Amazon HQ2 project will give Va. economy $14B boost, study says
Virginia’s half of Amazon’s HQ2 equals $14.2 billion in economic activity for the state over the next new 12 study. years, according to a
The Seattle-based company’s decision to build half of its coveted new headquarters in Arlington County will create 59,308
jobs in the state, more than double the 25,000 direct jobs the retailer will fill at the National Landing site in Crystal City and Pentagon City, said the report by Chmura Economics & Analytics in Richmond.
“The entire state of Virginia will benefit from Amazon’s decision to locate part of its second headquarters in Northern Virginia,” said Christine Chmura, the firm’s CEO and chief economist, in a column to run Monday in the Metro Business section of the Richmond Times-Dispatch.
The Virginia Chamber Foundation and McGuireWoods Consulting commissioned the study and released it to coincide with the foundation’s annual Virginia Economic Summit in Williamsburg on Friday.
The keynote speakers at the summit are Gov. Ralph Northam, who announced the company’s choice of Northern Virginia on Nov. 13 in Arlington, and Holly Sullivan, head of worldwide economic development for Amazon.
The decision culminated a frenzied, 14-month search that resembled a continental treasure hunt, with 240 metropolitan areas in North America pitching sites for a project that promised $5 billion in direct investments and creation of 50,000 jobs for one of the world’s biggest companies.
The Richmond, Hampton Roads and Northern Virginia regions pitched 10 sites in October 2017, but only Northern Virginia remained in the hunt after the company narrowed the field to 20 regions at the beginning of the year. Those included multiple sites in Northern Virginia and Washington, D.C., as well as one in Montgomery County, Md.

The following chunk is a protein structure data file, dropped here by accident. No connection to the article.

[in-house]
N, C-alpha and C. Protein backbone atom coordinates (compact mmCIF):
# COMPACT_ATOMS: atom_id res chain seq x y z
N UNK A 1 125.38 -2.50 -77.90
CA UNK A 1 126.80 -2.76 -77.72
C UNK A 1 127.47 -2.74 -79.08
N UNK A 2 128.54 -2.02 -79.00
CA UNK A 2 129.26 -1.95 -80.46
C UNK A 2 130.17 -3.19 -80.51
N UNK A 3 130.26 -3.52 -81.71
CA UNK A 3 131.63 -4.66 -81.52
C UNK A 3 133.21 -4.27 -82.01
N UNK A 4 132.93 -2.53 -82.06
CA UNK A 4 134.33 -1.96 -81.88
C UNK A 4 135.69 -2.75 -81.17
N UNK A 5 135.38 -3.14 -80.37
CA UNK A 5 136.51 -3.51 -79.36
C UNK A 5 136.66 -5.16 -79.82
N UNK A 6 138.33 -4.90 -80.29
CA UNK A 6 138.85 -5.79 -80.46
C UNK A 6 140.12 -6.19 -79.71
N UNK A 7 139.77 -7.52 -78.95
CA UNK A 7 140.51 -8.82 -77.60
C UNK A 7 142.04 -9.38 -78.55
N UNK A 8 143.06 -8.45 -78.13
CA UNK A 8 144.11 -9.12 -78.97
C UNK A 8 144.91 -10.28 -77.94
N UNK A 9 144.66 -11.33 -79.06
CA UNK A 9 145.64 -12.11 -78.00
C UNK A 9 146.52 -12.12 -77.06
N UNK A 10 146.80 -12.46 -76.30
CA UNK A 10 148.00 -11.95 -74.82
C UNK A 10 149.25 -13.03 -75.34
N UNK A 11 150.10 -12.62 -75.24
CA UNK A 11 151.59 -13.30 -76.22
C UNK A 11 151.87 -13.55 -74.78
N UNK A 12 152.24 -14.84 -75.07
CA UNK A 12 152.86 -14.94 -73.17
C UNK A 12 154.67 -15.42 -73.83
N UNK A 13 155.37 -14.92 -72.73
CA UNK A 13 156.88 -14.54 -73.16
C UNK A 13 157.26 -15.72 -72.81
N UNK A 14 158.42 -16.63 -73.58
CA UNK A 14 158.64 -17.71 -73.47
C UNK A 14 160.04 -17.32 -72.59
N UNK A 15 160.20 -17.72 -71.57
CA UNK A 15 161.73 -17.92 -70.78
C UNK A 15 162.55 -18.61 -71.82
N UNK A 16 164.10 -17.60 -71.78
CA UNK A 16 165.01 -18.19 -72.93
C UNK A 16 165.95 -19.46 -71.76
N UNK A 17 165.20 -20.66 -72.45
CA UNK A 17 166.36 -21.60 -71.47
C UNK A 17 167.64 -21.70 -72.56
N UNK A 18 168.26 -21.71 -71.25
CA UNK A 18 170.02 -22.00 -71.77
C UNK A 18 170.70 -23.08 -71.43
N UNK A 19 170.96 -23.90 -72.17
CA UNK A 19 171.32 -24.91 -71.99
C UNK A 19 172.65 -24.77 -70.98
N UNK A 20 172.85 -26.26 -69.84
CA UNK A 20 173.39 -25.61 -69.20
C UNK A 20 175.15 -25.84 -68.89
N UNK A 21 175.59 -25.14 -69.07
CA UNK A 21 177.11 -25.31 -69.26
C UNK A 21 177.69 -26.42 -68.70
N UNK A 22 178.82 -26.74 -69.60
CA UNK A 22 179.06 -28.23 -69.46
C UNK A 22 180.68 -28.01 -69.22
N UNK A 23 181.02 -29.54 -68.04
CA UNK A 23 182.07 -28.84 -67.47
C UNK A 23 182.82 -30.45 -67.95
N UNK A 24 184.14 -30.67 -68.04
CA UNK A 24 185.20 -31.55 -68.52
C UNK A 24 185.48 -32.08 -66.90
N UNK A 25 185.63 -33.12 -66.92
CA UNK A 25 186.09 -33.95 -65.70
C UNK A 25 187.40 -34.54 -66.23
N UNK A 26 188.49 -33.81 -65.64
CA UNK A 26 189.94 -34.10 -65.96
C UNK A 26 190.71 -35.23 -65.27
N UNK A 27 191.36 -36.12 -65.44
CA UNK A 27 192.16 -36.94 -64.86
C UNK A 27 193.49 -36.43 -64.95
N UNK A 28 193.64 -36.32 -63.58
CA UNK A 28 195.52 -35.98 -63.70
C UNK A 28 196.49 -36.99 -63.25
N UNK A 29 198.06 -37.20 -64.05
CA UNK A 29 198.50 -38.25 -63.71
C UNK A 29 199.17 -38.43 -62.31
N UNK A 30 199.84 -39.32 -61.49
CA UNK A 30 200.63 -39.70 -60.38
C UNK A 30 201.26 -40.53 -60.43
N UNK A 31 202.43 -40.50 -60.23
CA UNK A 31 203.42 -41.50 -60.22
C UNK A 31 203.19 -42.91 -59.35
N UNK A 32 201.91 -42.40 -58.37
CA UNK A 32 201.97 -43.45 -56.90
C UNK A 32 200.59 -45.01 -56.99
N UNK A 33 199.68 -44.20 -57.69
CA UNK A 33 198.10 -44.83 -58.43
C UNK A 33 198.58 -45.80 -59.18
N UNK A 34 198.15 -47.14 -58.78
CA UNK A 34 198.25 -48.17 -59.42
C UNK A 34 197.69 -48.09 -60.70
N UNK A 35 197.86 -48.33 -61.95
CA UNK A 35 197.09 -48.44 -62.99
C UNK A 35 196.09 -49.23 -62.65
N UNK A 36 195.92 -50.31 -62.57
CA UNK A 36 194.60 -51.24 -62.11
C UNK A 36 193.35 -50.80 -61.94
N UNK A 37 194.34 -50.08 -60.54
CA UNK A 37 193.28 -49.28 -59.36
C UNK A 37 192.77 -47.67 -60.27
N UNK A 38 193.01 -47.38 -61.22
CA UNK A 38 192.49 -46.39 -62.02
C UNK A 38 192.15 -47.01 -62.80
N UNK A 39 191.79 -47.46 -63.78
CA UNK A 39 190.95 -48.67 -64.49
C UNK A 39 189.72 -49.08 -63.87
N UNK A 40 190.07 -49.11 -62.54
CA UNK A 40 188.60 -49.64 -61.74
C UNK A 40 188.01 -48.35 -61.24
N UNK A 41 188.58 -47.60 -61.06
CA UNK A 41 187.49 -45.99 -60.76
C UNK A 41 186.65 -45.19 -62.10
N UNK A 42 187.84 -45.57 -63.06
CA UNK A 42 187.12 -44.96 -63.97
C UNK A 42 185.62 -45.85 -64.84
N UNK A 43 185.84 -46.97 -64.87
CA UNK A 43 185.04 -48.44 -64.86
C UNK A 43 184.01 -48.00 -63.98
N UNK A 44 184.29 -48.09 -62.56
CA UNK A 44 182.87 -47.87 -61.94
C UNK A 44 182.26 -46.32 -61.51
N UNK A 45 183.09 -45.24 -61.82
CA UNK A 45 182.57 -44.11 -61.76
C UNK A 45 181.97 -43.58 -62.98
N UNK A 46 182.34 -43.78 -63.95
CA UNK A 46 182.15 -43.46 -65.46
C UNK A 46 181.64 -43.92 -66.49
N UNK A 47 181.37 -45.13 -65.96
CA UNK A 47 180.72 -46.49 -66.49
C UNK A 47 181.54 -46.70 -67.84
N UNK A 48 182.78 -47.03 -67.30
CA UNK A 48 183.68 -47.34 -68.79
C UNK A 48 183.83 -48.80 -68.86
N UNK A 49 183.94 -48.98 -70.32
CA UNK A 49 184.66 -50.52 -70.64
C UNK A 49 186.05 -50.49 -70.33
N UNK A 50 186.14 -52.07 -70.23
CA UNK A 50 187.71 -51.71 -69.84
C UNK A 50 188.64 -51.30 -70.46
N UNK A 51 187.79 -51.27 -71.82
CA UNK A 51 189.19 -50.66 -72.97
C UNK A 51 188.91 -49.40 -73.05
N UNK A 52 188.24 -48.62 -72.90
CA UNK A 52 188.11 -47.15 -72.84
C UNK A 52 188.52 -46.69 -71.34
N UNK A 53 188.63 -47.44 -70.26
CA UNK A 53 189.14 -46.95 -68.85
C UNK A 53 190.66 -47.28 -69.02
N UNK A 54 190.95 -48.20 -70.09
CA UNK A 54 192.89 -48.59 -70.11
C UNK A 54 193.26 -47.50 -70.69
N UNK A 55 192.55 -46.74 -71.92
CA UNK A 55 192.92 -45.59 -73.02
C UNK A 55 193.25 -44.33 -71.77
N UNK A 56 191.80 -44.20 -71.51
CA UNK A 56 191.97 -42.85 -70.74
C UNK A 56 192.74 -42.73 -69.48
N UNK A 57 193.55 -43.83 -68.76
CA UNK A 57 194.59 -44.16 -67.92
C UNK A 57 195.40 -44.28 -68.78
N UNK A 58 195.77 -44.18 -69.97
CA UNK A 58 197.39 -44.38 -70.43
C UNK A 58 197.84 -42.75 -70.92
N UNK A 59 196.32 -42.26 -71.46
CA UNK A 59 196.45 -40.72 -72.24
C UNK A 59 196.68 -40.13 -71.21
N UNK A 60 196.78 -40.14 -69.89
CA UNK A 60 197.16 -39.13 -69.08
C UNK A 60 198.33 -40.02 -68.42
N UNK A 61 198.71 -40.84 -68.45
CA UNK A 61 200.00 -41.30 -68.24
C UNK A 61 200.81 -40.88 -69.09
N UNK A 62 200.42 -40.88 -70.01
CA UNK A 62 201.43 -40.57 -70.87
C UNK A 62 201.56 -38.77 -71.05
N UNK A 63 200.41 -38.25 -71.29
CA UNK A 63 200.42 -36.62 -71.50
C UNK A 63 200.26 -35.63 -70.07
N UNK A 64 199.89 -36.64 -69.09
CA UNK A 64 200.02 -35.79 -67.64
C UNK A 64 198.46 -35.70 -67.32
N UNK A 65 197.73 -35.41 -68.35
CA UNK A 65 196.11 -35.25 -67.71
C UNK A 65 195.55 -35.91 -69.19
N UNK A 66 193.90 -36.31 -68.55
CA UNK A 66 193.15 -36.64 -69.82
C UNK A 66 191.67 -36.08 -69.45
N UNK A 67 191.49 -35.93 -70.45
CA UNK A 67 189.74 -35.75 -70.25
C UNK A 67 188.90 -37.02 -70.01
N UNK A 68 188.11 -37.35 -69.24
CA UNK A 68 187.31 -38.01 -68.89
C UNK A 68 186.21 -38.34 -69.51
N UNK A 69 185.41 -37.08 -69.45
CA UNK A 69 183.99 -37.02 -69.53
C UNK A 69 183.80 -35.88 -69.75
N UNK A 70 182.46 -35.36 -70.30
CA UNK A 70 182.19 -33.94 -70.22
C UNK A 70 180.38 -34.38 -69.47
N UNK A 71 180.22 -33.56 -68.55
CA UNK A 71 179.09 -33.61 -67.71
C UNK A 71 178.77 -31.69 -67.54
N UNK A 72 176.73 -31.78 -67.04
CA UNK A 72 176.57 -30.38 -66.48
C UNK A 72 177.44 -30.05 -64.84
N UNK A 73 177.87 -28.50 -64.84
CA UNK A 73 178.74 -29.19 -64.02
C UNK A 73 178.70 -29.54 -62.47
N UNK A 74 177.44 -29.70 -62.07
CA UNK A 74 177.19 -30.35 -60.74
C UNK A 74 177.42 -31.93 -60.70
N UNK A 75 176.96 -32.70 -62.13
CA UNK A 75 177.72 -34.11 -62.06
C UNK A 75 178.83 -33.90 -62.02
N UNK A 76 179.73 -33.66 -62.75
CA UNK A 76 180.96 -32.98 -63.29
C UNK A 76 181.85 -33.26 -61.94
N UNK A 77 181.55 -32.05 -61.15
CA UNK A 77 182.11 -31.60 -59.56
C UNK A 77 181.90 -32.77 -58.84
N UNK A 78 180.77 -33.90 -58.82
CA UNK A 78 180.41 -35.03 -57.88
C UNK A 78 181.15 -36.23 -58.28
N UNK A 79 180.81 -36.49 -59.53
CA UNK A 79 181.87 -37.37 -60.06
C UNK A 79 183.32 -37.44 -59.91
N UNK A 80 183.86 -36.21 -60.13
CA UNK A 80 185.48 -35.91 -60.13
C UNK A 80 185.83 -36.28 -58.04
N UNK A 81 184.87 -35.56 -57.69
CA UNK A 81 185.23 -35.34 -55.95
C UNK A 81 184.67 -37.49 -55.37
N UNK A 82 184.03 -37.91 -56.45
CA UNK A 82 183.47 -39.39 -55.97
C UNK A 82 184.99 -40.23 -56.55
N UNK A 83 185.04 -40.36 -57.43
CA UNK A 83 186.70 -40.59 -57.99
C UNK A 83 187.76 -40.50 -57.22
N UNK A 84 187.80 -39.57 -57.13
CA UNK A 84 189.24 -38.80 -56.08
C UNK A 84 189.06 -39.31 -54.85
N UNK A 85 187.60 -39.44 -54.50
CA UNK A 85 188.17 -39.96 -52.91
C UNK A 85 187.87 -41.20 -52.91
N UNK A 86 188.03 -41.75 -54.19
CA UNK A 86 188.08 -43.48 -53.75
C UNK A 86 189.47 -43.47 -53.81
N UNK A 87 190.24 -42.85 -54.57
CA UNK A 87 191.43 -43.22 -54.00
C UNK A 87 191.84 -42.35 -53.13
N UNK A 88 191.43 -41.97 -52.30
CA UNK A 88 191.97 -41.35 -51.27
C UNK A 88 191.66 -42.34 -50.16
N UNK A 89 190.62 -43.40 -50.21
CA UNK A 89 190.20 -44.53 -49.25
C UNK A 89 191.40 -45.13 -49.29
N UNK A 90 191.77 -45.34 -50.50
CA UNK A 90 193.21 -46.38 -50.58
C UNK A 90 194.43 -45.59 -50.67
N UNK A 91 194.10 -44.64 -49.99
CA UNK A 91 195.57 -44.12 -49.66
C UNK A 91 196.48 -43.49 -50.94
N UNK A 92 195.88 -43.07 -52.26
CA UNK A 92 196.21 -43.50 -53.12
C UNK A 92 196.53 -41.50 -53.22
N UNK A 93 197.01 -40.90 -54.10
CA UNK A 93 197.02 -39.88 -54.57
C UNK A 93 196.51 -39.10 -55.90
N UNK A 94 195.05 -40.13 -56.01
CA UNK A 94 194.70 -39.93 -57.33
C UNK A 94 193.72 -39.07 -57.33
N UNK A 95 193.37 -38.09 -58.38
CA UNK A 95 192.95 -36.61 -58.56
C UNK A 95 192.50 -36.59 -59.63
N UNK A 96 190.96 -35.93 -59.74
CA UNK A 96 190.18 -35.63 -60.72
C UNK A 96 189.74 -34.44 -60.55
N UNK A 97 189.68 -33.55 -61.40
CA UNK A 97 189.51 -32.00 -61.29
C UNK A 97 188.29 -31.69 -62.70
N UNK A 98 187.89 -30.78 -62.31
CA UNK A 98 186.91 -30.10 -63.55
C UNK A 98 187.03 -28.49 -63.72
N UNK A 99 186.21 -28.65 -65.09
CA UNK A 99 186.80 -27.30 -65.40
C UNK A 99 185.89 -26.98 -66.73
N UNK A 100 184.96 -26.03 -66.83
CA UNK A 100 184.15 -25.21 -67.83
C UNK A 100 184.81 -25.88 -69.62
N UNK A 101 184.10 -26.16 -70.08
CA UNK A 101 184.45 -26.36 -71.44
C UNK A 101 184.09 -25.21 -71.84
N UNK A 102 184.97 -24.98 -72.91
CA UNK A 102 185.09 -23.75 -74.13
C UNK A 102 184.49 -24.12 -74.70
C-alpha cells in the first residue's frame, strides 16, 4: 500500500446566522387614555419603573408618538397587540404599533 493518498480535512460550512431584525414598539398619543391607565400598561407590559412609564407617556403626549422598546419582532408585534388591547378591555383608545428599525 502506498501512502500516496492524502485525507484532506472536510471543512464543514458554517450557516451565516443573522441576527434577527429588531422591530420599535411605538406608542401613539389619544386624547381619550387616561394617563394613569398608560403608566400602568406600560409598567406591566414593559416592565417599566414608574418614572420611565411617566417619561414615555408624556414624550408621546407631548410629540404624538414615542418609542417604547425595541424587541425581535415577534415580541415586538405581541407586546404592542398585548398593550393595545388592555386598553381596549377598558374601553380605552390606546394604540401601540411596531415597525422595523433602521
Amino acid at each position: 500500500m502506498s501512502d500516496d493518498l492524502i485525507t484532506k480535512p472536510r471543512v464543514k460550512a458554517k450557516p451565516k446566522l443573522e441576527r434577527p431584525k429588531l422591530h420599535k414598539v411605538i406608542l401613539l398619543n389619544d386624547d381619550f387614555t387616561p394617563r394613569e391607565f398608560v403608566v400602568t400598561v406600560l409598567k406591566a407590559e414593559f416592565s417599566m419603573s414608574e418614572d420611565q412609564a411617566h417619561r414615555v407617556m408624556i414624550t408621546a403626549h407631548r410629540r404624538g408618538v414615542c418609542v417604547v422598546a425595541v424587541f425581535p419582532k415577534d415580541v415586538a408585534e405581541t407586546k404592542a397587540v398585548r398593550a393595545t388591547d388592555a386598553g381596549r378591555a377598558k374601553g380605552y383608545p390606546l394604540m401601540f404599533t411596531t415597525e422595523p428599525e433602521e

In the end, Amazon split the project between Arlington and Long Island City, in the Queens borough of New York City, which came as a relief to Virginia officials concerned about the size of direct incentives pledged to the company and the region’s ability to absorb the surge in population.
Virginia promised $550 million in direct incentives for 25,000 jobs, each paying an average of $150,000 a year, but only after the jobs were created and the tax revenues were generated to cover the state payout.
Even so, the deal has come under fire from some taxpayers, such as independent booksellers in mortal competition with Amazon, and some elected officials, primarily in parts of the state that won’t be affected directly.
Chmura estimates the project will generate $1.83 billion in state income and sales tax revenues from 2019 through 2030, when annual collections are forecast to reach $346.7 million — “an amount that will continue to grow in the years going forward,” she writes in her column.
“In addition to benefiting the state treasury, the increased tax revenue will directly benefit the funding across the state of local education systems, higher education institutions and transportation infrastructure,” she writes.
The project agreement includes a second phase that would produce an additional 13,850 jobs. The analysis estimates that the state received $13.3 million in tax revenue for every 1,000 additional jobs created by the project.
The study estimates the project will generate $8.4 billion in direct economic activity over 12 years and $5.8 billion in indirect and induced activity.
In Arlington alone, that means an average growth rate of 2.2 percent a year, a percentage point higher than projected before the announcement, based only on the new jobs created by Amazon, Chmura said.
The analysis does not include the promised $1.1 billion in new state spending at higher education institutions across Virginia to produce up to 35,000 new undergraduate and graduate degrees in computer science and related fields to provide a “tech talent pipeline” to fill jobs at Amazon and other high-tech companies.
However, the economist writes, “This project will also cement Virginia’s position as a high-tech center on the East Coast, attracting high-paying jobs and highly skilled individuals to the state, benefiting Virginians for generations to come.”